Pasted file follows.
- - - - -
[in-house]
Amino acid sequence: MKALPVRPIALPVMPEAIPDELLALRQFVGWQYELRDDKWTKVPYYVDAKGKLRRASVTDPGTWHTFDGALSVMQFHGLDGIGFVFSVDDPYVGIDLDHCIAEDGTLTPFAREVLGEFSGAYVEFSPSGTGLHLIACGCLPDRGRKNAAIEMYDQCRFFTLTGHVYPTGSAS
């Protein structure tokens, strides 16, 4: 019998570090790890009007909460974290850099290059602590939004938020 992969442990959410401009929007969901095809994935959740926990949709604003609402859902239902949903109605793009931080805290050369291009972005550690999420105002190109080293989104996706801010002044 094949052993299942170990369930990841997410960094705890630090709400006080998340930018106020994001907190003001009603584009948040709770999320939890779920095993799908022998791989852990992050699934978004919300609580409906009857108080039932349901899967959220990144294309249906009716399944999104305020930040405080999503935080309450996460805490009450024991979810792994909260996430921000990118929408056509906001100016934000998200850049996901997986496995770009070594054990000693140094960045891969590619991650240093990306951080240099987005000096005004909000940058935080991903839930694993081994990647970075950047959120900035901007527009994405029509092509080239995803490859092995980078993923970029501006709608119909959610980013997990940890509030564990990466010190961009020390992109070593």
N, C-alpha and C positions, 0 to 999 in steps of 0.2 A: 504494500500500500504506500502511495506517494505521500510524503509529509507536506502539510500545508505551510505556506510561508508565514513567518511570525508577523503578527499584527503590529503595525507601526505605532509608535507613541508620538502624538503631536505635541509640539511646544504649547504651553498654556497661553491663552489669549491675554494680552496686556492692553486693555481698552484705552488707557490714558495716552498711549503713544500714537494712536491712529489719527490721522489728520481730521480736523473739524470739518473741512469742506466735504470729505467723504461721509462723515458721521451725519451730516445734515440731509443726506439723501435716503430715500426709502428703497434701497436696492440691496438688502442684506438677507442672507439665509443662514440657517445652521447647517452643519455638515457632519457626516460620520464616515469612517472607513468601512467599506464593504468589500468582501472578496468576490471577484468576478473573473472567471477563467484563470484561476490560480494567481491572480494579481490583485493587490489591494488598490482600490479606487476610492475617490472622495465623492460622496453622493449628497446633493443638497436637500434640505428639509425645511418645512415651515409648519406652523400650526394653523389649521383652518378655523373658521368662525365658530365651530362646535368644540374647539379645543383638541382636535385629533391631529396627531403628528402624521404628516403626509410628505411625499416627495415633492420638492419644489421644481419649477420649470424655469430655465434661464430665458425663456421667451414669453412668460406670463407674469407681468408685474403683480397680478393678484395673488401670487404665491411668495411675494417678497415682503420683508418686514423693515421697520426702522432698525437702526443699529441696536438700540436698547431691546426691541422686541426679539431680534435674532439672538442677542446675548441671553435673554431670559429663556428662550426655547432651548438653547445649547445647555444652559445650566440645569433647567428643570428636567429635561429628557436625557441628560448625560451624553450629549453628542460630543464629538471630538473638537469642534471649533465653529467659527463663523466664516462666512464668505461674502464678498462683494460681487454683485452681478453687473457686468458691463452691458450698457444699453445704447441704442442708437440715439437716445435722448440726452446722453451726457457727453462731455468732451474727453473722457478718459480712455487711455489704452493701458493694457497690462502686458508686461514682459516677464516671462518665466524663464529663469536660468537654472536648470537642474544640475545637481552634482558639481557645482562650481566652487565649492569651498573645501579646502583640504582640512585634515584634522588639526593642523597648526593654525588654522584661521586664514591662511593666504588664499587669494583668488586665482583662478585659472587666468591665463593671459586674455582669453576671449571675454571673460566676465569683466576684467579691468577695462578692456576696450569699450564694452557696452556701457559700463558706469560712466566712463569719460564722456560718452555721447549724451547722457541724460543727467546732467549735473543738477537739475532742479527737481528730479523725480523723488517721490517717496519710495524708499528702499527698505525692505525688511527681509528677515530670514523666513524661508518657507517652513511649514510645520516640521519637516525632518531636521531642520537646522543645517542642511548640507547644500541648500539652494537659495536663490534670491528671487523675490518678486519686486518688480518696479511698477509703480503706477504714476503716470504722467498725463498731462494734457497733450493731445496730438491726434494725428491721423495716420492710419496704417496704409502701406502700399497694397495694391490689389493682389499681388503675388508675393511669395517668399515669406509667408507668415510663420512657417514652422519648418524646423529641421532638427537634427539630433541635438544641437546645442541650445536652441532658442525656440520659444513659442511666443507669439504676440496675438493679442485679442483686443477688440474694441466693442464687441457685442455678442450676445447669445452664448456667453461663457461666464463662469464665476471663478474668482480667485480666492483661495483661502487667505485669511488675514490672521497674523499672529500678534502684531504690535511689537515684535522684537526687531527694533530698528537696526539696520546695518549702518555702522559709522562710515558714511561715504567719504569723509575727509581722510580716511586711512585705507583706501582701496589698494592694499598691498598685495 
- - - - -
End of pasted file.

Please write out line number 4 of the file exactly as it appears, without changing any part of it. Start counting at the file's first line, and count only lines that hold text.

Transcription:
N, C-alpha and C positions, 0 to 999 in steps of 0.2 A: 504494500500500500504506500502511495506517494505521500510524503509529509507536506502539510500545508505551510505556506510561508508565514513567518511570525508577523503578527499584527503590529503595525507601526505605532509608535507613541508620538502624538503631536505635541509640539511646544504649547504651553498654556497661553491663552489669549491675554494680552496686556492692553486693555481698552484705552488707557490714558495716552498711549503713544500714537494712536491712529489719527490721522489728520481730521480736523473739524470739518473741512469742506466735504470729505467723504461721509462723515458721521451725519451730516445734515440731509443726506439723501435716503430715500426709502428703497434701497436696492440691496438688502442684506438677507442672507439665509443662514440657517445652521447647517452643519455638515457632519457626516460620520464616515469612517472607513468601512467599506464593504468589500468582501472578496468576490471577484468576478473573473472567471477563467484563470484561476490560480494567481491572480494579481490583485493587490489591494488598490482600490479606487476610492475617490472622495465623492460622496453622493449628497446633493443638497436637500434640505428639509425645511418645512415651515409648519406652523400650526394653523389649521383652518378655523373658521368662525365658530365651530362646535368644540374647539379645543383638541382636535385629533391631529396627531403628528402624521404628516403626509410628505411625499416627495415633492420638492419644489421644481419649477420649470424655469430655465434661464430665458425663456421667451414669453412668460406670463407674469407681468408685474403683480397680478393678484395673488401670487404665491411668495411675494417678497415682503420683508418686514423693515421697520426702522432698525437702526443699529441696536438700540436698547431691546426691541422686541426679539431680534435674532439672538442677542446675548441671553435673554431670559429663556428662550426655547432651548438653547445649547445647555444652559445650566440645569433647567428643570428636567429635561429628557436625557441628560448625560451624553450629549453628542460630543464629538471630538473638537469642534471649533465653529467659527463663523466664516462666512464668505461674502464678498462683494460681487454683485452681478453687473457686468458691463452691458450698457444699453445704447441704442442708437440715439437716445435722448440726452446722453451726457457727453462731455468732451474727453473722457478718459480712455487711455489704452493701458493694457497690462502686458508686461514682459516677464516671462518665466524663464529663469536660468537654472536648470537642474544640475545637481552634482558639481557645482562650481566652487565649492569651498573645501579646502583640504582640512585634515584634522588639526593642523597648526593654525588654522584661521586664514591662511593666504588664499587669494583668488586665482583662478585659472587666468591665463593671459586674455582669453576671449571675454571673460566676465569683466576684467579691468577695462578692456576696450569699450564694452557696452556701457559700463558706469560712466566712463569719460564722456560718452555721447549724451547722457541724460543727467546732467549735473543738477537739475532742479527737481528730479523725480523723488517721490517717496519710495524708499528702499527698505525692505525688511527681509528677515530670514523666513524661508518657507517652513511649514510645520516640521519637516525632518531636521531642520537646522543645517542642511548640507547644500541648500539652494537659495536663490534670491528671487523675490518678486519686486518688480518696479511698477509703480503706477504714476503716470504722467498725463498731462494734457497733450493731445496730438491726434494725428491721423495716420492710419496704417496704409502701406502700399497694397495694391490689389493682389499681388503675388508675393511669395517668399515669406509667408507668415510663420512657417514652422519648418524646423529641421532638427537634427539630433541635438544641437546645442541650445536652441532658442525656440520659444513659442511666443507669439504676440496675438493679442485679442483686443477688440474694441466693442464687441457685442455678442450676445447669445452664448456667453461663457461666464463662469464665476471663478474668482480667485480666492483661495483661502487667505485669511488675514490672521497674523499672529500678534502684531504690535511689537515684535522684537526687531527694533530698528537696526539696520546695518549702518555702522559709522562710515558714511561715504567719504569723509575727509581722510580716511586711512585705507583706501582701496589698494592694499598691498598685495 